Best Lyrics: "Use the herb, wear your crown. LET YOUR LOCKS GROW TO DI GROUND. Fight the oppression - the wicked aggression"
In just about every way I can think of how to discern whether a song is 'good' or not, 'Free' does measure up extremely well and it always has. In terms of its sound, the stringy/acoustic track backing it is one of the very finest on the whole of "Matsahyel" and then when you get into the tune, once again, we get this wonderful dual message which wraps up both the spiritual and tangible in one package. Here that also plays directly into the actual subject of the song which is one of breaking free of oppressive society and, then, to be sure you give thanks for it. Beautiful!
Best Lyrics: "Free from the mental chains. Free from unnecessary pain. Free from self destruction. Free from babylon illusions. Free from misleading religions. Free from mis-education. Free from babylon confusions. Free and back inna wi homeland"
BOOM! Digging back into this album for the sake of this review I was so damn happy to see that I still held 'Mission' in such a high esteem that it is still my absolute favourite song on the album and almost definitely the single best I've ever heard from Ras Iba to date. Every time I hear this tune I immediately get a large smile on my face and although I wouldn't call it dynamic at all it just has such a glow about the sonic side of it, which serves as a wonderful platform for not only the message of this song, but here's another selection which I really feel plays an important role in comprehending the full message of "Matsahyel" as a full project.
Best Lyrics: "Come help me fight against war and hate. Come help I uplift all wi human race. And take our world to a better place - with Jah Jah grace. Cause so many people still dying. So many of how Jah children still crying. Innocent victims of unnecessary war"
As its title surely suggests, 'Consciousness' is a tune which really is about being more and more aware of one's surroundings as a human being in the world today. Something I think I appreciate so much in 2012 that I probably didn't in 2010 is just how URGENT Iba sounds on this tune. It plays right along with the notion of the tune which is to come into this grand state of awareness (and when I say "come into" I don't necessarily mean to develop it or to arrive there, because it is clear that Ras Iba views this state of being as one which is completely inborn and untapped, not undeveloped or underdeveloped) and to make the world a better place and judging by the vibes, it's obvious that Iba feels this is a step which is long overdue.
Best Lyrics: "It's time for the black stars to arise and let the world see their light"
#8. 'Love For Mankind'
The first thing that you'll hopefully notice in listening to this song is just how fucking STUNNING that riddim is playing behind it. Bits and pieces of this album show the direct handiwork of the masterful Tuff Lion and, musically, 'Love For Mankind' is definitely one of those moments because this thing was just so nice to listen to. Fortunately, Ras Iba brought some of his own best work to the table as well and the resulting song is one of the signature moments from this album to my opinion. This is a brilliant creation which is kind of a call to action saying that if you have love for your fellow man and woman - it is time to show it.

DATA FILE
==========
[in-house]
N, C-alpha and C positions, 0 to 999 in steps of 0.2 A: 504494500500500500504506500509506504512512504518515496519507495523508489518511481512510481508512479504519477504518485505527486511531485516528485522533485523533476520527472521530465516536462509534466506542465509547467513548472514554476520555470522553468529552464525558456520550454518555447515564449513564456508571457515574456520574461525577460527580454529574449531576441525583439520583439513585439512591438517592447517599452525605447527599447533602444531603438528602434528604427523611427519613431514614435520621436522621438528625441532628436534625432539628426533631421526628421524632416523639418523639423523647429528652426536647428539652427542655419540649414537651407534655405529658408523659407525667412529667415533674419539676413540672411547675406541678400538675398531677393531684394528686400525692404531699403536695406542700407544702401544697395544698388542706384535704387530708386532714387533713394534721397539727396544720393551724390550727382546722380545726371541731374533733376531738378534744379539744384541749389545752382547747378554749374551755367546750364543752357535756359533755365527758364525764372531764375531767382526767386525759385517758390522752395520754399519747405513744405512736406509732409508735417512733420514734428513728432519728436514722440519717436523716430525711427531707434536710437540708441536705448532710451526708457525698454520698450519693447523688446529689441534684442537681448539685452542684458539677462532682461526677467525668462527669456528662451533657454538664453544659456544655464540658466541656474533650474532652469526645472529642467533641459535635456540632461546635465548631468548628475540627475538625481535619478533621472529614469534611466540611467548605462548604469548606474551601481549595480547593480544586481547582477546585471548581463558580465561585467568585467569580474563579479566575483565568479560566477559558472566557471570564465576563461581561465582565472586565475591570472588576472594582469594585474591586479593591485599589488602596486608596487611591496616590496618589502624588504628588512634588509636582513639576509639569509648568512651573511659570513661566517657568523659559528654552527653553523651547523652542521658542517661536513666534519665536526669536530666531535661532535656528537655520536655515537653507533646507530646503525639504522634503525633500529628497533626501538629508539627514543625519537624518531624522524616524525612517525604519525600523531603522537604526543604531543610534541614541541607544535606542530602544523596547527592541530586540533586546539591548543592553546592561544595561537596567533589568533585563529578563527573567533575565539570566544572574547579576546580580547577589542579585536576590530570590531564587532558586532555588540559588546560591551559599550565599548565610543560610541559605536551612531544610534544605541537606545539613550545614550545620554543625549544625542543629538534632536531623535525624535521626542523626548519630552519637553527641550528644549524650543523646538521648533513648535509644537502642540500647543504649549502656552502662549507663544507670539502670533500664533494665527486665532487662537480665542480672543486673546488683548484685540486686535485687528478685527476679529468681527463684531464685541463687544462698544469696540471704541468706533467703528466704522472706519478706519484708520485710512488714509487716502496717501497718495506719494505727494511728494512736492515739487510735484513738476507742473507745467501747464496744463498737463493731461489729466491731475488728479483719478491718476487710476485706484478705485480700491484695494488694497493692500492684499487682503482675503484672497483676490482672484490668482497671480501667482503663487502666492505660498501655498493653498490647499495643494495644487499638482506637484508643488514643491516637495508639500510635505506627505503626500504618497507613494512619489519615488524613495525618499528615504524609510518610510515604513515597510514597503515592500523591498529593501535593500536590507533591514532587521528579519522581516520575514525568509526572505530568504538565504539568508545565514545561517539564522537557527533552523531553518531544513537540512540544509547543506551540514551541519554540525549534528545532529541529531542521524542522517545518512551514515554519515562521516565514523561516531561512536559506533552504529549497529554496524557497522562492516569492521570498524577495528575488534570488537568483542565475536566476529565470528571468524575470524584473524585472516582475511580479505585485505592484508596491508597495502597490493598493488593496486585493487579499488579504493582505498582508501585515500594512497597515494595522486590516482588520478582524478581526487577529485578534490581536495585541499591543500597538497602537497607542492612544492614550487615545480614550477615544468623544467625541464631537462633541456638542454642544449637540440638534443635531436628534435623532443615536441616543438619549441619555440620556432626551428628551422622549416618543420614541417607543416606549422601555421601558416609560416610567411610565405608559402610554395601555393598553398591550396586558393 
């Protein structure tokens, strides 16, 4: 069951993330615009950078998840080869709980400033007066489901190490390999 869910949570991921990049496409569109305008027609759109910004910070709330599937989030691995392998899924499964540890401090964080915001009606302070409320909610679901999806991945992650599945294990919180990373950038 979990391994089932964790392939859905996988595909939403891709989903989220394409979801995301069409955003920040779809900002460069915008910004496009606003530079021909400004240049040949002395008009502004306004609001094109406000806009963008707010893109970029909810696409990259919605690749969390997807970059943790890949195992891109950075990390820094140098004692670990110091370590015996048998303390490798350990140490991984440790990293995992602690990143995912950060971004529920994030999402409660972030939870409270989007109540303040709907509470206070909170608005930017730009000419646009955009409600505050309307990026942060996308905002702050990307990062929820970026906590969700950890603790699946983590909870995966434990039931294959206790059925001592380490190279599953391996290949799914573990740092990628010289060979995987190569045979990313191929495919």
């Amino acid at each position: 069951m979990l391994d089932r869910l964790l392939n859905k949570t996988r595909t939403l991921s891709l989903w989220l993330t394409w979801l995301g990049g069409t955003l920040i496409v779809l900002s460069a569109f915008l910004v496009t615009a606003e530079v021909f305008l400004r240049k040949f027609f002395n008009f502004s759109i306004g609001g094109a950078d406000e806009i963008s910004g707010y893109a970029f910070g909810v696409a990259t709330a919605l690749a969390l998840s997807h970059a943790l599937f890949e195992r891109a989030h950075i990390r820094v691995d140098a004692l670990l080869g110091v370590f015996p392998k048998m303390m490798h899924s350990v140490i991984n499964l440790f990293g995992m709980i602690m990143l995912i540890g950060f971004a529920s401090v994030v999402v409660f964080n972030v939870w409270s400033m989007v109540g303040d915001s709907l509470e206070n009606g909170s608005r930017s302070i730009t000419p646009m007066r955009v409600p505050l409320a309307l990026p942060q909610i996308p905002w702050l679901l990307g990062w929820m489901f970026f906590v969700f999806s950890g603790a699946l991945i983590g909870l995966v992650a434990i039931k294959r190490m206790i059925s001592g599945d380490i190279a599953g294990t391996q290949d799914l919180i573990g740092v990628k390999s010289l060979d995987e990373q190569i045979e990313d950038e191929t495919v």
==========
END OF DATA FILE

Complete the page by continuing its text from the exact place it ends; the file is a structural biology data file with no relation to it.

Best Lyrics: "There's a war going on between love and hate - a war that will determine humanity's fate. So who are you defending? Is it love?"
#9. 'On My Mind'
I really wanted to go back and have a healthy listen to 'On My Mind' these days because it kind of goes between things for its subject. This was the love song on "Matsahyel", essentially, but it wasn't the type of love song it usually is when we use that phrase, but it kind of was in some respects. Clearly Iba's idea of love is one which is, first and foremost, righteous and honouring His Majesty and, in that and the explanation of that, you get this very complex type of a love song which was just not to be missed.
Best Lyrics: "She's so bright and so intelligent. When she walks, she walks with confidence. And she has the highest self-respect, cause she knows her body is sacred"
#10. 'Jah People'
'Jah People' has always been amongst the main attractions on this album for me and it, along with a handful of others make me almost sad that "Matsahyel" didn't get what I feel it deserved as far as notice (but, like I said, you can see I'm still doing my part) because this tune, even if just for fans really drawn to VI Reggae (and I don't know that many of them actually got to hear this album), is GOLD! It's a fantastic song. It is a call to action which can also lay a mighty claim to being one of the best written songs on this album and it's just well done on every single musical surface and is a full on masterpiece.
Best Lyrics: "Rise up and fight all di powers dat be. Cah true wi dun si how di laws are still unfair to wi. Wi don't own no plane, no own no gun factory. So tell mi why there's so much guns and drugs in our community"
#11. 'It No Easy'
'It No Easy' is such an interesting song and that is particularly true from a lyrical point of view because what Ras Iba does here is to acknowledge and then detail the unfortunate allure of violence in the ghettos of the world. Instead of making this type of song which is antiviolence (and this one is that as well) and doing so in a clichéd manner, he makes this very original type of social commentary which, again, really shows how a youth could find such a lifestyle - one revolving around the gun and negative actions - so attractive and so much more interesting than his/her current lot in life. In this type of a song you then recreate and redraw the 'enemy' which is no longer this kid who made so many wrong choices in their life, but the actual system which presented the choices. Very powerful tune.